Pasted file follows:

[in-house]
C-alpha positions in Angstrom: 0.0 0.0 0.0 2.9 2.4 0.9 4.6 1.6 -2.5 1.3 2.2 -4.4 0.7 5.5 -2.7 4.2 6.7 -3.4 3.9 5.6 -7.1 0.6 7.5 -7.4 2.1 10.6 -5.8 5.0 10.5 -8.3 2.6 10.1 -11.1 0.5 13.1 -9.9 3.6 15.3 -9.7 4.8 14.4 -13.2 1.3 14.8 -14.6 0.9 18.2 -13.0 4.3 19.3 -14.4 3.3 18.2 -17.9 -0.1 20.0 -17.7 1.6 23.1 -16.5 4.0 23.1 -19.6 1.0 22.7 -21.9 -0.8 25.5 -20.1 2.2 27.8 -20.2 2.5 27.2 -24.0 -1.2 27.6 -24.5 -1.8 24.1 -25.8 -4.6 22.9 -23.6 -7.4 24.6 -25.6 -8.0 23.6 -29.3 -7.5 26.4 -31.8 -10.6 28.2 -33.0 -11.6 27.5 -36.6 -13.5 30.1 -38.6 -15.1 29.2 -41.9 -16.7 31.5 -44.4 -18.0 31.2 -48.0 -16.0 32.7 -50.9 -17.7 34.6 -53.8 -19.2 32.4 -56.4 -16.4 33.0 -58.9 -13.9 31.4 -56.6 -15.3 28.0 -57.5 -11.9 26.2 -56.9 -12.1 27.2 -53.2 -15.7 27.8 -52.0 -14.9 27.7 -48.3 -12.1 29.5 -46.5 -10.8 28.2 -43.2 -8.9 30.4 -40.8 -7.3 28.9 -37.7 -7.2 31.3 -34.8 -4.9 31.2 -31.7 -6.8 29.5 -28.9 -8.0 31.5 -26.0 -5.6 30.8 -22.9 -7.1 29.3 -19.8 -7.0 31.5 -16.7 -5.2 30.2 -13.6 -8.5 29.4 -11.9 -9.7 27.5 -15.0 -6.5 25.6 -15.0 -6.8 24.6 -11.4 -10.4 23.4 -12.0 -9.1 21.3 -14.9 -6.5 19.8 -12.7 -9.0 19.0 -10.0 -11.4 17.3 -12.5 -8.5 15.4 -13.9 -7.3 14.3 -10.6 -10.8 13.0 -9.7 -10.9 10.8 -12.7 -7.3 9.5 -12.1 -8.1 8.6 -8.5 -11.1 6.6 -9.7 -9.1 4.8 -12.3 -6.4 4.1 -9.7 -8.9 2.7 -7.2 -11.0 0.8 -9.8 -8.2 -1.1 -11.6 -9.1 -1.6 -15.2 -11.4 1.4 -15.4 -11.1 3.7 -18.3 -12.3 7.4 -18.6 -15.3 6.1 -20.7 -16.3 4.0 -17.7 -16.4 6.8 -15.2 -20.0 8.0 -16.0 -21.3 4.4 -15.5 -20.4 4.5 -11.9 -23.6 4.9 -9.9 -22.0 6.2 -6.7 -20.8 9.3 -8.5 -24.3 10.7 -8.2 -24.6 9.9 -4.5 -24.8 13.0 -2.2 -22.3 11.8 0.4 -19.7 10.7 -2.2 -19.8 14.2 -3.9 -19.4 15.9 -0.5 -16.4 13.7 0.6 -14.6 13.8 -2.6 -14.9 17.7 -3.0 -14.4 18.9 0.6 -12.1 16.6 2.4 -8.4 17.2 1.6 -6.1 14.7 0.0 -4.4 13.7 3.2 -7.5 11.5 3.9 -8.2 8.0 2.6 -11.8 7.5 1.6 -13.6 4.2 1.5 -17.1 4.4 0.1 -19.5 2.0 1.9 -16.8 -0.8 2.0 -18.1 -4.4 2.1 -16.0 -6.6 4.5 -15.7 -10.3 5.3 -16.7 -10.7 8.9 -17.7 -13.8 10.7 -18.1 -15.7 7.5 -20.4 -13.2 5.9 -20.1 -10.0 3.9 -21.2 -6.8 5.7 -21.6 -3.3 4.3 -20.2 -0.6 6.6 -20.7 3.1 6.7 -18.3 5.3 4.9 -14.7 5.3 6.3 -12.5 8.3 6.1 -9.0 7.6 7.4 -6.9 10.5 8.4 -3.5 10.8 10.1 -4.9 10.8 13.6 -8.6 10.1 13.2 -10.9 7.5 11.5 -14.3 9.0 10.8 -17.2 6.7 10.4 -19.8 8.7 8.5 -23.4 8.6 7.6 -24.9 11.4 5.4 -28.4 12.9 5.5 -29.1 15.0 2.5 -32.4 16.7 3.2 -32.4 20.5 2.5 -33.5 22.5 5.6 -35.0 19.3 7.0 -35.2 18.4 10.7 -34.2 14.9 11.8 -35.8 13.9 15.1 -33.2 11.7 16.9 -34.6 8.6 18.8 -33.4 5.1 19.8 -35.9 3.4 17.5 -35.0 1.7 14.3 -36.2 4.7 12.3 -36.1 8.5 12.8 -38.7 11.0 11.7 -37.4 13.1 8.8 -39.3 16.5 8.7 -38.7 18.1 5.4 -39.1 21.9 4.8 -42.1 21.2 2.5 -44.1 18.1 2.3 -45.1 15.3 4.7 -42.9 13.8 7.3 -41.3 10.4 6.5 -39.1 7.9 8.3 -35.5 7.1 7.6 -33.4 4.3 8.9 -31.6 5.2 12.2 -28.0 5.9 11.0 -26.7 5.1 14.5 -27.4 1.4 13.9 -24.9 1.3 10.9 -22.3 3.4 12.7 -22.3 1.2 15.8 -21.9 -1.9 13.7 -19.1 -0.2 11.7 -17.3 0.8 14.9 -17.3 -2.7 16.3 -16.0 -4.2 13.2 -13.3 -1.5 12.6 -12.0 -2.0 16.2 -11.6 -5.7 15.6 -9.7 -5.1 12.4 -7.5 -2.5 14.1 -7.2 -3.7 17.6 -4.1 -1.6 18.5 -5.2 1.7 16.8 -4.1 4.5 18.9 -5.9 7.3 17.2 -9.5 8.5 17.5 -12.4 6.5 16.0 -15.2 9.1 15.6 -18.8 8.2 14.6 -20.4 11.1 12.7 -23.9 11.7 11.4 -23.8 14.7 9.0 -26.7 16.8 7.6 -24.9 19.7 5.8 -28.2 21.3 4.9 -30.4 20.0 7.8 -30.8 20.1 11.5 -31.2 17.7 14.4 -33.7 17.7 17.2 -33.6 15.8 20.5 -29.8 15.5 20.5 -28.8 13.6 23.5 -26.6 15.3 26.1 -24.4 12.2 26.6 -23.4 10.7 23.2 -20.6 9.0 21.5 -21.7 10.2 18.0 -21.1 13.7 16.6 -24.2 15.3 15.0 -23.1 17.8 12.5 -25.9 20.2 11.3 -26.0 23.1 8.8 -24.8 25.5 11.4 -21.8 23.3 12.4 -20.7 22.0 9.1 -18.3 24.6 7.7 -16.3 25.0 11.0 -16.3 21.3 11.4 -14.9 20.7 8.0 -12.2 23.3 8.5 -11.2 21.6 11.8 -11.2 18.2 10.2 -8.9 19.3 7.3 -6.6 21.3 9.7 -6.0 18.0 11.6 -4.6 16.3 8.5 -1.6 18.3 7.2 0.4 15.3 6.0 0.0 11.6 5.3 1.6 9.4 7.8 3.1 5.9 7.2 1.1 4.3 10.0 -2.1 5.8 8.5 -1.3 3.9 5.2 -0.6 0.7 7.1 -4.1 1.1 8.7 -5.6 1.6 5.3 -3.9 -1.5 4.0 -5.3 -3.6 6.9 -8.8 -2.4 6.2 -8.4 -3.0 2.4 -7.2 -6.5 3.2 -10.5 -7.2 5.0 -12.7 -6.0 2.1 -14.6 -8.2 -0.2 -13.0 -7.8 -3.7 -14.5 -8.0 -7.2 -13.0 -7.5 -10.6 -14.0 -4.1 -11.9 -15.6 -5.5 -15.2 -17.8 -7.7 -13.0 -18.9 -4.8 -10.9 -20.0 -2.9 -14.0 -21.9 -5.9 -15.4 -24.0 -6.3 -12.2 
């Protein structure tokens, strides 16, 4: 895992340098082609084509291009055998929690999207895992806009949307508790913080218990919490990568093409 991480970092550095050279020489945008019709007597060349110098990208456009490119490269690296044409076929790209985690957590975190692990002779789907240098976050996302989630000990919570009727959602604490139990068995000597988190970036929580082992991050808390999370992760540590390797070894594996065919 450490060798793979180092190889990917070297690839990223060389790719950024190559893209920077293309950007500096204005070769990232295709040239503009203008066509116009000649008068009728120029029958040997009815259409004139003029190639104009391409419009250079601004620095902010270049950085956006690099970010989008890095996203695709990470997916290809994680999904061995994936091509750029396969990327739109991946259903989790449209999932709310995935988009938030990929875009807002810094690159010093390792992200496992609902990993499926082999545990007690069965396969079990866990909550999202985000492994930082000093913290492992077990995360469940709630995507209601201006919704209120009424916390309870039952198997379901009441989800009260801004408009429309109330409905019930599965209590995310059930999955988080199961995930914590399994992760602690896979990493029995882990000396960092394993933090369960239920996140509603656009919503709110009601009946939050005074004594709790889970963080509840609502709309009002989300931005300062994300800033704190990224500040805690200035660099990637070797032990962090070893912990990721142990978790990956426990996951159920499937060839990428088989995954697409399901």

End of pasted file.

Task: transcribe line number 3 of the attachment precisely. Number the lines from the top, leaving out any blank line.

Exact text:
């Protein structure tokens, strides 16, 4: 895992340098082609084509291009055998929690999207895992806009949307508790913080218990919490990568093409 991480970092550095050279020489945008019709007597060349110098990208456009490119490269690296044409076929790209985690957590975190692990002779789907240098976050996302989630000990919570009727959602604490139990068995000597988190970036929580082992991050808390999370992760540590390797070894594996065919 450490060798793979180092190889990917070297690839990223060389790719950024190559893209920077293309950007500096204005070769990232295709040239503009203008066509116009000649008068009728120029029958040997009815259409004139003029190639104009391409419009250079601004620095902010270049950085956006690099970010989008890095996203695709990470997916290809994680999904061995994936091509750029396969990327739109991946259903989790449209999932709310995935988009938030990929875009807002810094690159010093390792992200496992609902990993499926082999545990007690069965396969079990866990909550999202985000492994930082000093913290492992077990995360469940709630995507209601201006919704209120009424916390309870039952198997379901009441989800009260801004408009429309109330409905019930599965209590995310059930999955988080199961995930914590399994992760602690896979990493029995882990000396960092394993933090369960239920996140509603656009919503709110009601009946939050005074004594709790889970963080509840609502709309009002989300931005300062994300800033704190990224500040805690200035660099990637070797032990962090070893912990990721142990978790990956426990996951159920499937060839990428088989995954697409399901």